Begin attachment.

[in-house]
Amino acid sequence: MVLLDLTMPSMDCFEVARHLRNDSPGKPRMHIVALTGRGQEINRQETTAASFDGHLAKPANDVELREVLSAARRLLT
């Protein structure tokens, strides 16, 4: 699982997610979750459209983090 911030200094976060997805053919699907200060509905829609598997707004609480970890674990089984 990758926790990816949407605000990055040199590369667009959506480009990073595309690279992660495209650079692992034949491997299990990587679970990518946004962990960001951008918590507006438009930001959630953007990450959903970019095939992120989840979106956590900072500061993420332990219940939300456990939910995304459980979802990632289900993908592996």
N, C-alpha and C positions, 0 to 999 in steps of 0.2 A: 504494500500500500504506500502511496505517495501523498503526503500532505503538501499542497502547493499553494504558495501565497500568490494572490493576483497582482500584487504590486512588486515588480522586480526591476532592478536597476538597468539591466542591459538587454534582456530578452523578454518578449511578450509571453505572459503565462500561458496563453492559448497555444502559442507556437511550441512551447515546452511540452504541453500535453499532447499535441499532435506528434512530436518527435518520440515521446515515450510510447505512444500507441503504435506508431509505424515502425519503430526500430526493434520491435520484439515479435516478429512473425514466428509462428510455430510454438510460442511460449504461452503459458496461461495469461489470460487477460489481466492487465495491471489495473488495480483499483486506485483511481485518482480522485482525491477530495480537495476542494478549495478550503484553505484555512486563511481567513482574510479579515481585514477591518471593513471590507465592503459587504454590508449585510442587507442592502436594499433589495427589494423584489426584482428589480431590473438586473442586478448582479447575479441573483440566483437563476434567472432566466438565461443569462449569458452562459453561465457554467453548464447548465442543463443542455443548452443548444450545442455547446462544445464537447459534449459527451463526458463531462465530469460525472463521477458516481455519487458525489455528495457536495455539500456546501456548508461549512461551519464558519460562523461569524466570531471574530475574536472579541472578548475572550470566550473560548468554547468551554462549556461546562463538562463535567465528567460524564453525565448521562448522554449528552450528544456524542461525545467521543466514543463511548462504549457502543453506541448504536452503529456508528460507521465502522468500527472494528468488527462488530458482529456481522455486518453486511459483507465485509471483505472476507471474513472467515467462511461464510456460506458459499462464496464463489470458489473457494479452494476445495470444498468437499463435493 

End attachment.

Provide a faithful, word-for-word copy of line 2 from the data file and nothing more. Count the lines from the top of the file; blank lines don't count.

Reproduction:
Amino acid sequence: MVLLDLTMPSMDCFEVARHLRNDSPGKPRMHIVALTGRGQEINRQETTAASFDGHLAKPANDVELREVLSAARRLLT